In my book, You Bring the Bagels; I'll Bring the Gospel: Sharing the Messiah with Your Jewish Neighbor, I used a standard communication model to organize all the material into four sections: You, The Gentile Christian; Your Message, the "Jewish" Gospel; Your Audience (Your Jewish neighbor) and The Feedback: Barriers to Belief.
In the first section, I made the point that to effectively communicate a message, the messenger must have credibility, and that one of the key aspects of credibility is "identification." In order to reach his own people, Paul explained, "With the Jews I put myself in the position of the Jews in order to win Jews" (I Cor 9:20).
He identified with his people, not in a false way, but in a sincere way. Clearly, when he was in Rome, he did (some) of what the Romans do, getting into philosophical dialogue. But with his own people, since he felt at home, he emphasized his Jewishness.
In order to share with your Jewish neighbor, you too need to identify with the person to have credibility. That will make you a more effective communicator. As one gentile member of my congregation here in Maryland said to me recently: "We need to make Emmanuel Messianic Jewish Congregation a place where Jewish people feel comfortable." He got it right. Messianic congregations need to create "Jewish space" for visitors, space with which they can identify.
Christians, too, need to identify with Jewish people, especially since the One they follow is a Jew and came "only to the lost sheep of the house of Israel." Even Paul, the Apostle to the Gentiles, told the Roman believers "to provoke the Jewish people (the natural branches) to jealousy for their own Messiah (Romans 11:11).
This is the Gentile Great Commission and it's not being fulfilled very well. Christians need to identify with Jewish people to have more credibility, thus winning them to Messiah. But how can Christians do this?
One way is by participating in Jewish community activities. When there are movies on Jewish themes or talks by Israeli speakers, attend and let your Jewish neighbor know you are sincerely interested in them and the Jewish people.
You might even suggest that you and your Jewish neighbor go together and discuss what you heard. Discussion (even arguing) is a very Jewish thing to do. You will be identifying and also learning about matters near to the heart of God. However, from my experience, there are several problems non-Jews have with identification, which affects their credibility, and their witness.
The first is that, in their zeal to identify, some Christians misuse Jewish symbols. For example, instead of following the centuries old custom of lighting two Sabbath candles on Friday night, they light three, to affirm their Trinitarian theology, while expecting to identify by lighting these candles. Christians are free to create any sort of image to help their faith, but when they invite a Jewish person to dinner, and light three Shabbat candles, that is misusing a Jewish symbol and is offensive.
The second, over-identifying with Jewish people, i.e. being more "Jewish" than most Jews, can backfire. Well-meaning Christians may learn how to speak Hebrew fluently, but since most American Jews don't, it can make them feel inadequate, at least initially. Unless a person knows you, and trusts your sincerity, it might breed suspicion. Of course, discernment is called for.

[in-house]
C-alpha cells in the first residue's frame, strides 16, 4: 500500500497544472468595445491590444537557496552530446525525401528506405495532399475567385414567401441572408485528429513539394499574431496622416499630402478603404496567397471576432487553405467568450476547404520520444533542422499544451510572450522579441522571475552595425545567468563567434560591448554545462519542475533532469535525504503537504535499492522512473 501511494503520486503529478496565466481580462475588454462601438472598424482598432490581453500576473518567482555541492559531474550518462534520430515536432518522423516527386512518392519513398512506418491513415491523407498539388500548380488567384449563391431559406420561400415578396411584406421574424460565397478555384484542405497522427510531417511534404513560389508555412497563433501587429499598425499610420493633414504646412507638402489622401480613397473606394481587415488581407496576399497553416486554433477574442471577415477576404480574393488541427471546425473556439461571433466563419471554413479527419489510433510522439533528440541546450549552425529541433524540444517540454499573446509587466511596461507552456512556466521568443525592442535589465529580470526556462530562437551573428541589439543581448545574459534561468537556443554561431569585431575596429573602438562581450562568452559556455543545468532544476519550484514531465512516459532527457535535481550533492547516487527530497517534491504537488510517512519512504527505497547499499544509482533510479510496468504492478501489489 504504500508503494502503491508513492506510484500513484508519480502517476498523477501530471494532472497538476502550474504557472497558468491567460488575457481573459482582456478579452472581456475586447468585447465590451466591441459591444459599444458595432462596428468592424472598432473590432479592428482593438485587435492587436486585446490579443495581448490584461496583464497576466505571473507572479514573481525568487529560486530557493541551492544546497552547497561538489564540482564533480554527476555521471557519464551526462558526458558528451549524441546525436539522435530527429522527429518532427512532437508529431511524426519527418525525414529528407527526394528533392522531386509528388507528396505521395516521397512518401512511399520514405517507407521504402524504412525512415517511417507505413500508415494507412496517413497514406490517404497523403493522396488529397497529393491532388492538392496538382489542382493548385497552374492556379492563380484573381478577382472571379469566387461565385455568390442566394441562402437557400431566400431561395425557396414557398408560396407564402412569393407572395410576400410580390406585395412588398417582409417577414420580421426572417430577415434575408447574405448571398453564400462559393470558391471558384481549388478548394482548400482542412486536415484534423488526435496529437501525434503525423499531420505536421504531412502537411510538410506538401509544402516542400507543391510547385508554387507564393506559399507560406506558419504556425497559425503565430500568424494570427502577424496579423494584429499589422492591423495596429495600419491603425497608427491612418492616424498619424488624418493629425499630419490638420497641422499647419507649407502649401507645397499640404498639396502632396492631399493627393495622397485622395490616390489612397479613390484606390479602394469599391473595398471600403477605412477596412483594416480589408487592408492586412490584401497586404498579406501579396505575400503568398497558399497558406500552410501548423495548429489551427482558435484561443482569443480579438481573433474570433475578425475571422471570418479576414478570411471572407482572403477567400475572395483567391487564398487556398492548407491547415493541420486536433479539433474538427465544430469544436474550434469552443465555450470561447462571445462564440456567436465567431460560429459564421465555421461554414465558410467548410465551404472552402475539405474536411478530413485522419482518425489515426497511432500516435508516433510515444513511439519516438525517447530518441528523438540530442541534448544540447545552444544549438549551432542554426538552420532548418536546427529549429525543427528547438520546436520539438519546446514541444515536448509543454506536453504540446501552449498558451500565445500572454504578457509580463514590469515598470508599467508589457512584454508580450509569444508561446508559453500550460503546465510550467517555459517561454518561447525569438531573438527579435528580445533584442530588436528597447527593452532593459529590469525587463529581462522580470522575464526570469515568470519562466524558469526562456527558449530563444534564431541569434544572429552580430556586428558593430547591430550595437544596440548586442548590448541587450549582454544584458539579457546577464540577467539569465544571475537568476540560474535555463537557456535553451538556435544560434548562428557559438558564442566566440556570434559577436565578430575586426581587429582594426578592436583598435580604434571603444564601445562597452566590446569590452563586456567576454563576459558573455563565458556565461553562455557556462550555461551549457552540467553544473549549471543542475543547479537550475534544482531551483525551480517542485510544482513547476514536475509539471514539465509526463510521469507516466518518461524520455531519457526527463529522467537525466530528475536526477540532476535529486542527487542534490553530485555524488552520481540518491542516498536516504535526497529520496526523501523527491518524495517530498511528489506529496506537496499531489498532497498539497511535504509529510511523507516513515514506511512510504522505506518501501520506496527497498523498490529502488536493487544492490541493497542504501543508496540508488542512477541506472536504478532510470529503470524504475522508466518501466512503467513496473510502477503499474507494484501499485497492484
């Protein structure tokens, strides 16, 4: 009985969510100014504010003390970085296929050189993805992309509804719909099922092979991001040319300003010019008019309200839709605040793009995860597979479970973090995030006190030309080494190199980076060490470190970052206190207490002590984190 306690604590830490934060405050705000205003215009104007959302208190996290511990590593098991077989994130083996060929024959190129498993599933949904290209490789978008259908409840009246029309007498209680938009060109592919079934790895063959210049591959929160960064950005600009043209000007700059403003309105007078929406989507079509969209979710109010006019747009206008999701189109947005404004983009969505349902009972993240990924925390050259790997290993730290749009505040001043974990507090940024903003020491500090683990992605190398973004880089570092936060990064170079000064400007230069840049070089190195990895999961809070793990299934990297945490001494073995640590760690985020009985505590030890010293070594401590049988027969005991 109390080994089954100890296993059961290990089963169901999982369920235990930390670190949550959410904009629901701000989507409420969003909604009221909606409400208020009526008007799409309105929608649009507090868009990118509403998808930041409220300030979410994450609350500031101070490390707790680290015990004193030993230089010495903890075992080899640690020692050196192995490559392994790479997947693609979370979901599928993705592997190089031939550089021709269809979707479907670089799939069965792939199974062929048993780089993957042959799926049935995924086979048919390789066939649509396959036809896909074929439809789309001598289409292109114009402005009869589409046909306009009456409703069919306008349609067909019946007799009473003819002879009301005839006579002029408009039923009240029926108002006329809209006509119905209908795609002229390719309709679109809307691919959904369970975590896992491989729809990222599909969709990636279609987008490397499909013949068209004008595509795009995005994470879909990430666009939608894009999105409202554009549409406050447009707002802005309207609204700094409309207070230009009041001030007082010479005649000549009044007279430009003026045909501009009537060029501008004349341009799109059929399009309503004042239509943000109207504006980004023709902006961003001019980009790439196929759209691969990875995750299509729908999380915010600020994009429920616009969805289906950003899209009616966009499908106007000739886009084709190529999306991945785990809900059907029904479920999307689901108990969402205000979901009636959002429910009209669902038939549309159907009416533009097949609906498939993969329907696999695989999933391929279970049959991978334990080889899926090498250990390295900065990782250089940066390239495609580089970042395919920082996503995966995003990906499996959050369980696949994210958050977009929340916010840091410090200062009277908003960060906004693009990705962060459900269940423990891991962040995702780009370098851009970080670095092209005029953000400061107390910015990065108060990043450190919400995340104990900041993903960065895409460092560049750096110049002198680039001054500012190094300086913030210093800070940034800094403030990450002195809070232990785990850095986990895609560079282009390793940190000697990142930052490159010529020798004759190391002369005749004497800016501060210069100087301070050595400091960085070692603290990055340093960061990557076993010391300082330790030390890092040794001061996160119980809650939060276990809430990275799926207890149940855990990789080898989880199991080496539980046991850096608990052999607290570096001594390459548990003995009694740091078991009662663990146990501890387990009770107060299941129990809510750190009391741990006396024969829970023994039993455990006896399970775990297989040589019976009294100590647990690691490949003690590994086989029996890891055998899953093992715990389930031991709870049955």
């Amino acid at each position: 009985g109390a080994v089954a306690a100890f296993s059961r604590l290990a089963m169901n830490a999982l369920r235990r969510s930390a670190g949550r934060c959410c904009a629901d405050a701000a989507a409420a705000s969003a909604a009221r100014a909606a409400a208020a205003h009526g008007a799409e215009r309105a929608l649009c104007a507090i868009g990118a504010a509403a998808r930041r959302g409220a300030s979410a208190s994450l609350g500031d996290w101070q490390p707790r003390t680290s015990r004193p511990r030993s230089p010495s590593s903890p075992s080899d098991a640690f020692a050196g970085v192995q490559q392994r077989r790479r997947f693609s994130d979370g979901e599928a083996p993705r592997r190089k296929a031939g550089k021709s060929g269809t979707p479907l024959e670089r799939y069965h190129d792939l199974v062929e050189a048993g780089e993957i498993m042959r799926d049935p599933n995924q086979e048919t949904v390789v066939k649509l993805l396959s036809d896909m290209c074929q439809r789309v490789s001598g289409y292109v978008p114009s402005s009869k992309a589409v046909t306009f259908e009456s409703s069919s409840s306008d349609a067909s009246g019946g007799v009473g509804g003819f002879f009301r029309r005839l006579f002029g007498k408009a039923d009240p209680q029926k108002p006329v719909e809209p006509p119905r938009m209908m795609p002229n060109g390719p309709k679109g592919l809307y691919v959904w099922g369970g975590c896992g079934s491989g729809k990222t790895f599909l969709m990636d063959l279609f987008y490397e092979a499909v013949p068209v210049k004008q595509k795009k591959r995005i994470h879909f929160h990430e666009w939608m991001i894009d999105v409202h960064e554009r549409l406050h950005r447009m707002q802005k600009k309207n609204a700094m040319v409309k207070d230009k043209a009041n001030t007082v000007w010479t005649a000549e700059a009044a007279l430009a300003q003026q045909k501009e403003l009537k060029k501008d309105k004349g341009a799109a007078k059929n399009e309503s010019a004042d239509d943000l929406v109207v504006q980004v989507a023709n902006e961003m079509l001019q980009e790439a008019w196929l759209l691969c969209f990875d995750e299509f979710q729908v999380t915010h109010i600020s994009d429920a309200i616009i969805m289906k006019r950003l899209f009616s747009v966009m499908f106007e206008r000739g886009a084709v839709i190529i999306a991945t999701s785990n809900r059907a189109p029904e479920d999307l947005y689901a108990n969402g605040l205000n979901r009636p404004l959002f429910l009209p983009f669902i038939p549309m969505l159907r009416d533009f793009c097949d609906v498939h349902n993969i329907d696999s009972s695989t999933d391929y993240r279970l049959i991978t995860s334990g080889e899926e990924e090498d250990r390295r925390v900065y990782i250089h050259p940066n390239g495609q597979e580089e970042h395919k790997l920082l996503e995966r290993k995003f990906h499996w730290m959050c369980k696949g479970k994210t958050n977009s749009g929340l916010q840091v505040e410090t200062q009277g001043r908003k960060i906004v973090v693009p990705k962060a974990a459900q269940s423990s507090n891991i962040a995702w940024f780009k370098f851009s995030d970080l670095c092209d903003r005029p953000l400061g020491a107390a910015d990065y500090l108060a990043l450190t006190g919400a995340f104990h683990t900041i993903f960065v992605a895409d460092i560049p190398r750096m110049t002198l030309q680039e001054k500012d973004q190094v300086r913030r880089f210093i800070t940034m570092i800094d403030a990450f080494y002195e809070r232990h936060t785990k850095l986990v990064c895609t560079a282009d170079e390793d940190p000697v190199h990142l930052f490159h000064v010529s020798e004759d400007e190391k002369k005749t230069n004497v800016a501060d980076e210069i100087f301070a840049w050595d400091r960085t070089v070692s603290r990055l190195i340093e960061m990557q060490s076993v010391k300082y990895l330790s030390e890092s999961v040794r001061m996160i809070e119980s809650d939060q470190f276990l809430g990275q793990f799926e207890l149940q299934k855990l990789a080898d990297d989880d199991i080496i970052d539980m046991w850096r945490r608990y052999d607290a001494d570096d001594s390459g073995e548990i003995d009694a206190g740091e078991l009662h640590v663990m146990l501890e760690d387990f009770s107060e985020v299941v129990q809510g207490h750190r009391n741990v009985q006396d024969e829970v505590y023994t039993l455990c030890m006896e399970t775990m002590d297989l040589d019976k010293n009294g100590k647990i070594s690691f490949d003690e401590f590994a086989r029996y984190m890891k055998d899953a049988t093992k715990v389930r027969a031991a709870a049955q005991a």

A gentile believer in my congregation has been wearing a kippah (a yarmulke or skull cap) ever since I've known him. I asked him if he might be over-identifying, risking offending Jewish people. His response was that he wore a kippah for the same reasons Jews do: to show reverence to God. I've never asked him about it again. He was not over-identifying. He was sincerely identifying.
Refusing to Adjust
A third challenge in the identification issue is refusing to adjust. The congregant who said we should make our congregation a place where Jewish people would feel comfortable was surprised when I pointed out that at our oneg (lunch after morning services), someone brought delicious corned beef, but no rye bread.
Whoever brought the corned beef (very Jewish) didn't know that you just "couldn't" eat a corned beef sandwich on any bread other than rye bread—along with good mustard (not mayonnaise). He didn't know that, but because he wants to identify with my people, he was willing to adjust. He'll enjoy his next corned beef sandwich, like the Jewish people who come to services. This is unlike someone who used to be in my congregation and just refused to adjust.
Several years ago, when I was explaining identification to my congregation, I mentioned the Miracle Whip/Hellmann's Real Mayonnaise controversy. For the most part, Jews do not use Miracle Whip, rather preferring Hellmann's Real Mayonnaise. It's not that Miracle Whip isn't tasty, it's just not one of those foods that Jews eat, and I'm not sure why. One woman got so incensed, that she left the congregation, never to return. I guess she just liked her Miracle Whip so much she refused to adjust, although she undoubtedly had other issues, too.
So, in terms of reaching out to Jewish people, Christians need to think about credibility, specifically identification, not misusing Jewish symbols, not over-identifying, and being willing to adjust. Knowing the heart of Paul, an observant rabbi, toward his people, identifying with his people will enable you to be the most effective messenger you can, and truly "provoke the Jews to jealousy" for the faith you have. You just need to step into Jewish space, which, by the way, is a wonderful place to be.
Rabbi Baruch Rubin is president of Messianic Jewish Communications (www.messianicjewish.net) and Rabbi of Emmanuel Messianic Jewish Congregation www.godwithus.org both of Clarksville, Maryland.